We're closing in on the 150th anniversary of Darwin's Origin of Species
, but clearly not closing in on any resolution of the debates that the book stirred up between science and religion. In this slim volume, physicist and theologian Ian Barbour summarizes his own decades-long accumulation of knowledge in these two arenas. Writing with clarity and a scientist's eye for organization, Barbour takes on the scientific and theological significance of the big questions: the big bang, quantum physics, Darwin and Genesis, human nature (the question of determinism), and the relationship between a free God and a law-bound universe. In each chapter, Barbour recognizes four possible ways of responding to the dilemmas posed by these topics: conflict
, represented by Biblical literalists and atheists, both of whom agree that a person cannot believe in both God and evolution; independence
, which asserts that "science and religion are strangers who can coexist as long as they keep a safe distance from each other"; dialogue
, which invites a conversation between the two fields; and integration
, which moves beyond dialogue to explore ways in which the two fields can inform each other. Barbour notes that his own sympathies lie with dialogue and integration.
Barbour won the 1999 Templeton Prize for his role in advancing the study of science and religion. "No contemporary has made a more original, deep, and lasting contribution toward the needed integration of scientific and religious knowledge and values," John Cobb has written of Barbour. This book is perhaps the best entry point into Barbour's work. --Doug Thorpe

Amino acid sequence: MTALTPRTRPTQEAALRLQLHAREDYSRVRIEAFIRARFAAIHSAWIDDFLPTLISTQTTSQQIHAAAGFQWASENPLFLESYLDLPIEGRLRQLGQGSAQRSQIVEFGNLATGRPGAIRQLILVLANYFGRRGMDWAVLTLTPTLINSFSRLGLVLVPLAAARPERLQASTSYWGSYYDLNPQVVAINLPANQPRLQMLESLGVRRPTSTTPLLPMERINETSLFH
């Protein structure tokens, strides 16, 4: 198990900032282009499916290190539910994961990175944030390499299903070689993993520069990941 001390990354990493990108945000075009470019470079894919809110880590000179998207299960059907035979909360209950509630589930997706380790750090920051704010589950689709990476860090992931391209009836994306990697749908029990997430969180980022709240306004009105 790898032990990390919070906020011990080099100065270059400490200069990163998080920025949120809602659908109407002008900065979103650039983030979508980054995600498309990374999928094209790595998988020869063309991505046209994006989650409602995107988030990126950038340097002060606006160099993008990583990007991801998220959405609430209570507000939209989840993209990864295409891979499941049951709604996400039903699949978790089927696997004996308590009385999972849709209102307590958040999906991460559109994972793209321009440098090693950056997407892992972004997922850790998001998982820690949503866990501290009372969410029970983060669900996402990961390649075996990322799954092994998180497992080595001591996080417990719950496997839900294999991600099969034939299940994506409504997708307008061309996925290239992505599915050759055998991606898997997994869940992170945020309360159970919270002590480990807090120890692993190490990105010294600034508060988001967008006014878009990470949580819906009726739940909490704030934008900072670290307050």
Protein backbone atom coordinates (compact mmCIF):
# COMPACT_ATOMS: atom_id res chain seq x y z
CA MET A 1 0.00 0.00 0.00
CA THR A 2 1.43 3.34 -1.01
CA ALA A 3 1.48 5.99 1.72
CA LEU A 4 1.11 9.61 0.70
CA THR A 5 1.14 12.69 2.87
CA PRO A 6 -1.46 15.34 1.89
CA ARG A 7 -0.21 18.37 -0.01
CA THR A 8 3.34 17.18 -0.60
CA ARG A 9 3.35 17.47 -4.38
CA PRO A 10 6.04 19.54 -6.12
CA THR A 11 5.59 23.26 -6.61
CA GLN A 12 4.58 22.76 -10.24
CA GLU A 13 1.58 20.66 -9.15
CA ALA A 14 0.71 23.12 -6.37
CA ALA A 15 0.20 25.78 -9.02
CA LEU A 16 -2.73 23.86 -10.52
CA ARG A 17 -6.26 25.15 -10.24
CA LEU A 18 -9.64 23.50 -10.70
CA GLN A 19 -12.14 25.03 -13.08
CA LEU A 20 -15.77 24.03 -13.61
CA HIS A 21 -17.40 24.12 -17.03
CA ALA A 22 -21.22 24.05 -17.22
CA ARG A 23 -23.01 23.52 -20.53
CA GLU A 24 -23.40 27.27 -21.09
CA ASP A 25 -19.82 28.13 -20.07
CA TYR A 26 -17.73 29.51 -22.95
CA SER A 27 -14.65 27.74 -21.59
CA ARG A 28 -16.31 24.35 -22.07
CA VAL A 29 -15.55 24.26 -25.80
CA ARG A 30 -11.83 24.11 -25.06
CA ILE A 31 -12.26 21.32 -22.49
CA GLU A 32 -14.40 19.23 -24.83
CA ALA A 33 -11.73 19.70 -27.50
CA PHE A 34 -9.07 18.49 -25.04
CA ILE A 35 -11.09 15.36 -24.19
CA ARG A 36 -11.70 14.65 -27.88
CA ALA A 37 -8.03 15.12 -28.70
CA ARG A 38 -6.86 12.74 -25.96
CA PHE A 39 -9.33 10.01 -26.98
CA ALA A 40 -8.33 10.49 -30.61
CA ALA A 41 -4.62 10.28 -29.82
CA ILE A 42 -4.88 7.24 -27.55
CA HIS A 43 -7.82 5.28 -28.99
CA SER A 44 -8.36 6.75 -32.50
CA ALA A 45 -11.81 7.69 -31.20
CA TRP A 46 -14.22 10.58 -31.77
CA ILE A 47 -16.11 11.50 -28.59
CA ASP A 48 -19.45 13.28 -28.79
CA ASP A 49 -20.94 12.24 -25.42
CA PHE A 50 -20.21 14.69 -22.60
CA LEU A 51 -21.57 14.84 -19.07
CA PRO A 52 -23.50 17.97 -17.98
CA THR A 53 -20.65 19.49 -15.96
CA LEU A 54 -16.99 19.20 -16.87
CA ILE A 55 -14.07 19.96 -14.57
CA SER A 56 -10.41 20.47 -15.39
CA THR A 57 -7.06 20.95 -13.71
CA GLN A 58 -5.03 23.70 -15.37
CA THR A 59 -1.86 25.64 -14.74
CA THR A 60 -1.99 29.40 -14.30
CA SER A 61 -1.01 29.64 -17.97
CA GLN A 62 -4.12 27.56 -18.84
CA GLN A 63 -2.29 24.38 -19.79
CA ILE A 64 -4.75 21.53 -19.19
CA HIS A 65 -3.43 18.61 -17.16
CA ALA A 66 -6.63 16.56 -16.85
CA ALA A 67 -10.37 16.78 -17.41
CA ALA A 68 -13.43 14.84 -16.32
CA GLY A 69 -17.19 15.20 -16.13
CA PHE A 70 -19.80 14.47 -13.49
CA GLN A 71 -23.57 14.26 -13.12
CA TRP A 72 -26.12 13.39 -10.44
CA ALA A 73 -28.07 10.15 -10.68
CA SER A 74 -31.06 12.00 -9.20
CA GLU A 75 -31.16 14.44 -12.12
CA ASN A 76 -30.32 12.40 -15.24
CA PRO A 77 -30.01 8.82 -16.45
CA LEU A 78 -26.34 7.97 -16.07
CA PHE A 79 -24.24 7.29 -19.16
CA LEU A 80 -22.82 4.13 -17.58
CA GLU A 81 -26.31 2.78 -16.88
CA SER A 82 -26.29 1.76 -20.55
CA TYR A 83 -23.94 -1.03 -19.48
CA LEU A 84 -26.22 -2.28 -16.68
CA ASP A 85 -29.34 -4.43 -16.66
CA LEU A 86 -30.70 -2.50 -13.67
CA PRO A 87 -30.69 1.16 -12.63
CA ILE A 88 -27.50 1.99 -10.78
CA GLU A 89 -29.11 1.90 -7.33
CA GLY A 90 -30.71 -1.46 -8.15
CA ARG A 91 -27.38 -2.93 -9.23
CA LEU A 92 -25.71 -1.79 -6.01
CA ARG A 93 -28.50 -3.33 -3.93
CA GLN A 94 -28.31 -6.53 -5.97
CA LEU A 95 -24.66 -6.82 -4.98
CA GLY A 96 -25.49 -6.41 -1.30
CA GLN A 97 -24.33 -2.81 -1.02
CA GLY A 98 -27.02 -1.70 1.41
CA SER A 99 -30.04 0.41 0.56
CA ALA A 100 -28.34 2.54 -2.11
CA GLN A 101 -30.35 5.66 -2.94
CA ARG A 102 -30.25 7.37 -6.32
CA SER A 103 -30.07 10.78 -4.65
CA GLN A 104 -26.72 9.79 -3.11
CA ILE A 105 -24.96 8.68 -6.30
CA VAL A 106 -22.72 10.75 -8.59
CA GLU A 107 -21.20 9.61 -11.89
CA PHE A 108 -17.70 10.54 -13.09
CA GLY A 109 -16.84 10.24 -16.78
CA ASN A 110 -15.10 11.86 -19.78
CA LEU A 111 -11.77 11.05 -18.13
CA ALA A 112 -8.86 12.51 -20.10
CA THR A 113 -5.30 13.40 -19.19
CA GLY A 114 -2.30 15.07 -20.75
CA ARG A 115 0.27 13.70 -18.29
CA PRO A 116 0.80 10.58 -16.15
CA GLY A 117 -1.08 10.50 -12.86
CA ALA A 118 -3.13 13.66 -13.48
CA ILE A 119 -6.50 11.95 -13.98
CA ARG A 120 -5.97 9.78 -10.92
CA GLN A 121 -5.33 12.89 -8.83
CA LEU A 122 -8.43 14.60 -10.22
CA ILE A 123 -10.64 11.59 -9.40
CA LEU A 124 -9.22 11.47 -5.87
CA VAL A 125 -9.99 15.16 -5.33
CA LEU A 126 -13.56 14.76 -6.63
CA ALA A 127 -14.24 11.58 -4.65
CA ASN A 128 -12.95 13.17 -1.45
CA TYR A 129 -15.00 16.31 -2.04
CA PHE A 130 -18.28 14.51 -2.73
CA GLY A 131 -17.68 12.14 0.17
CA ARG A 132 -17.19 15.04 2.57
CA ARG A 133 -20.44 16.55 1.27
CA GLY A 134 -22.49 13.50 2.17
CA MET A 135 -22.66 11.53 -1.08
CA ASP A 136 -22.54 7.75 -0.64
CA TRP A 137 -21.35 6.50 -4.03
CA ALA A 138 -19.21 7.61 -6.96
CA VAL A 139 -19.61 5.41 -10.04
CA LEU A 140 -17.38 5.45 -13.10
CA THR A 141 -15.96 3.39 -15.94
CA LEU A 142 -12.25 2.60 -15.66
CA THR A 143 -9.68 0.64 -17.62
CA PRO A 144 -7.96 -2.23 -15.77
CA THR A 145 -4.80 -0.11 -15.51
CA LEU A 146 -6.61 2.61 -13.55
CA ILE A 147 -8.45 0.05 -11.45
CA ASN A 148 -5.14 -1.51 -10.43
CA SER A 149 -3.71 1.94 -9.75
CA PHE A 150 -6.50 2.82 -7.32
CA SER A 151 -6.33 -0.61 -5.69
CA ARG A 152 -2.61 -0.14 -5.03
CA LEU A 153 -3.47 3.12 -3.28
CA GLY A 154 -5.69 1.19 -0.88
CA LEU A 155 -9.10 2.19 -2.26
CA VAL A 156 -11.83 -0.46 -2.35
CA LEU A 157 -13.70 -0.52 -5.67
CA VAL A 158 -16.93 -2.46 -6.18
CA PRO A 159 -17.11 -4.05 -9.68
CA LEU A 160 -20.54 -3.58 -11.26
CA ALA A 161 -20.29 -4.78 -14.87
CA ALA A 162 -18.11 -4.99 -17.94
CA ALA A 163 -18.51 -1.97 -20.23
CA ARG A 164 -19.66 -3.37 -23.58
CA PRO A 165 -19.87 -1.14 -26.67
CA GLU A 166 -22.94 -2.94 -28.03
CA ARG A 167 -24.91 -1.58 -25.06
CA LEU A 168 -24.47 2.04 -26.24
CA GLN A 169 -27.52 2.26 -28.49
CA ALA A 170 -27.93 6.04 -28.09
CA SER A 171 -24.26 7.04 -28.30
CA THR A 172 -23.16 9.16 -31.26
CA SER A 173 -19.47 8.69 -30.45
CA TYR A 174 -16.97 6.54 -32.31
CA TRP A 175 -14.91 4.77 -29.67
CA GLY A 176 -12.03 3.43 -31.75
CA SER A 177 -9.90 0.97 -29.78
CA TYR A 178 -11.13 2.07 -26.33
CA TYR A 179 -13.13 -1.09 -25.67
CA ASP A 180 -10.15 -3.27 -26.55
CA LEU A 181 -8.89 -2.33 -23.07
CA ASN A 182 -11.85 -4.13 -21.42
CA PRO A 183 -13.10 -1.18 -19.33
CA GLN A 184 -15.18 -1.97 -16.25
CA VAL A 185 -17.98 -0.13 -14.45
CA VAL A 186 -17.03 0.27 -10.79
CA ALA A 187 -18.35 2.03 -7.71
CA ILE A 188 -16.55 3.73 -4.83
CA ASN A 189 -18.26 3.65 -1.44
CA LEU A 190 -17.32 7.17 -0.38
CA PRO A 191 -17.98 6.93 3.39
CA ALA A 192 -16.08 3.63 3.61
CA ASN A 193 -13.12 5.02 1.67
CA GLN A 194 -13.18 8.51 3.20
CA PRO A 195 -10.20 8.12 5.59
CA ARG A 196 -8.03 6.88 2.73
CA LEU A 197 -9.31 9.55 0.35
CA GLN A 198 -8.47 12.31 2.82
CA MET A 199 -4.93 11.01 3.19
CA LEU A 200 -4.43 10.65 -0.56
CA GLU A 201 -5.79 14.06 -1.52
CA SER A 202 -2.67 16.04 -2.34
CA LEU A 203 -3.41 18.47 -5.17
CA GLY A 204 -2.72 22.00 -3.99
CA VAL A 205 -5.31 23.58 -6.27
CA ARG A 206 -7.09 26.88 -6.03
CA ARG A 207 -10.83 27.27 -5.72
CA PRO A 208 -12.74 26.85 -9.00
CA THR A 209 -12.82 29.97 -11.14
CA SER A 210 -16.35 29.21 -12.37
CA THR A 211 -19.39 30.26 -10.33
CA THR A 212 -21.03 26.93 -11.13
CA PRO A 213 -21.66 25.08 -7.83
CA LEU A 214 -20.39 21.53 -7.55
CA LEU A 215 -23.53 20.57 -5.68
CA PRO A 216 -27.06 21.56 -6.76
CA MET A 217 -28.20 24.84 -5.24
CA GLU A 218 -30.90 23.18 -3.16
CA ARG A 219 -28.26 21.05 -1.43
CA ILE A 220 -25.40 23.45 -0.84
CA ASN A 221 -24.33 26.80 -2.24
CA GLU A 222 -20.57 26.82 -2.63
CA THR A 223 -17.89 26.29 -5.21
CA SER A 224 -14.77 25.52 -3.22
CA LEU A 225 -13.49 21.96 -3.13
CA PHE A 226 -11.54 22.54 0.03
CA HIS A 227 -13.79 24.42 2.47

From Publishers Weekly
This concise introduction to science-and-religion issues provides impressively well-balanced coverage of an increasingly complex family of topics in a single, accessible volume. As one of the better-known authors in the field, even prior to winning the 1999 Templeton Prize for Progress in Religion, Barbour has shown an almost unique ability to coax a "field" out of an unruly bunch of theologians, philosophers and scientists whose arguments often resist summary and synthesis. But this is exactly Barbour's goal as he guides readers through a four-fold typology of the science/religion relationshipDConflict, Independence, Dialogue and IntegrationDthat will be familiar to readers of his Religion in an Age of Science. Barbour's own sympathies are markedly on the side of dialogue and integration, but he makes an unusually successful effort to represent other perspectives in a fair light. Although the book's overall focus is on questions of method, it also manages to introduce readers to most of the topics of current science/religion dialogues. These include four areas based in the religious implications of specific sciences (cosmology, quantum theory, biological evolution and the sciences of "human nature") as well as the more general question of the relationship between God and nature. Barbour navigates with confidence through what has become a very wide literature, balancing coverage of essential "classical" sources (from Augustine to Kuhn) with the background necessary for reading more recent contributions to the field. (June)
Copyright 2000 Reed Business Information, Inc.